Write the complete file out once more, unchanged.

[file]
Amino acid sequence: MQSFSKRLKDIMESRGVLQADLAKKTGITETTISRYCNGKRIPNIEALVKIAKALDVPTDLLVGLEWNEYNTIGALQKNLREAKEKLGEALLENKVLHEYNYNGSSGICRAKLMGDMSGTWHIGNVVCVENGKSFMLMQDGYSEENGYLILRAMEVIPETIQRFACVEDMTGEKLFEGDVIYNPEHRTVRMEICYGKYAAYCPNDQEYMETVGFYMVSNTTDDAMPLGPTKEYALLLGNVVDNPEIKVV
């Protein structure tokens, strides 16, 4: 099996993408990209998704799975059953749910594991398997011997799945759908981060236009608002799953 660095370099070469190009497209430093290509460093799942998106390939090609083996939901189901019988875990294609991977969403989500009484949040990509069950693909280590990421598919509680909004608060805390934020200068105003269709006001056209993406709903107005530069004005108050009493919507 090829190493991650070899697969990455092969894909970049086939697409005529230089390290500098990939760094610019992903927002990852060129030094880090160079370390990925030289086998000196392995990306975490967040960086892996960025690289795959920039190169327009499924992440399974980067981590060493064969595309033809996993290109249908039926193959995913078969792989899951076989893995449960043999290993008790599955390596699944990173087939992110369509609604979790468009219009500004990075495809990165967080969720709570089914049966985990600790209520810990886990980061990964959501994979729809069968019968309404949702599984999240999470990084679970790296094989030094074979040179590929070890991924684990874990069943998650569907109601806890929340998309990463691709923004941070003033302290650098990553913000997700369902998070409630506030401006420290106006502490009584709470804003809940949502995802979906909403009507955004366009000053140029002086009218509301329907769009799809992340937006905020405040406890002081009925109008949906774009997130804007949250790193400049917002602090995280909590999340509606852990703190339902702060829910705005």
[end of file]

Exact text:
Amino acid sequence: MQSFSKRLKDIMESRGVLQADLAKKTGITETTISRYCNGKRIPNIEALVKIAKALDVPTDLLVGLEWNEYNTIGALQKNLREAKEKLGEALLENKVLHEYNYNGSSGICRAKLMGDMSGTWHIGNVVCVENGKSFMLMQDGYSEENGYLILRAMEVIPETIQRFACVEDMTGEKLFEGDVIYNPEHRTVRMEICYGKYAAYCPNDQEYMETVGFYMVSNTTDDAMPLGPTKEYALLLGNVVDNPEIKVV
């Protein structure tokens, strides 16, 4: 099996993408990209998704799975059953749910594991398997011997799945759908981060236009608002799953 660095370099070469190009497209430093290509460093799942998106390939090609083996939901189901019988875990294609991977969403989500009484949040990509069950693909280590990421598919509680909004608060805390934020200068105003269709006001056209993406709903107005530069004005108050009493919507 090829190493991650070899697969990455092969894909970049086939697409005529230089390290500098990939760094610019992903927002990852060129030094880090160079370390990925030289086998000196392995990306975490967040960086892996960025690289795959920039190169327009499924992440399974980067981590060493064969595309033809996993290109249908039926193959995913078969792989899951076989893995449960043999290993008790599955390596699944990173087939992110369509609604979790468009219009500004990075495809990165967080969720709570089914049966985990600790209520810990886990980061990964959501994979729809069968019968309404949702599984999240999470990084679970790296094989030094074979040179590929070890991924684990874990069943998650569907109601806890929340998309990463691709923004941070003033302290650098990553913000997700369902998070409630506030401006420290106006502490009584709470804003809940949502995802979906909403009507955004366009000053140029002086009218509301329907769009799809992340937006905020405040406890002081009925109008949906774009997130804007949250790193400049917002602090995280909590999340509606852990703190339902702060829910705005």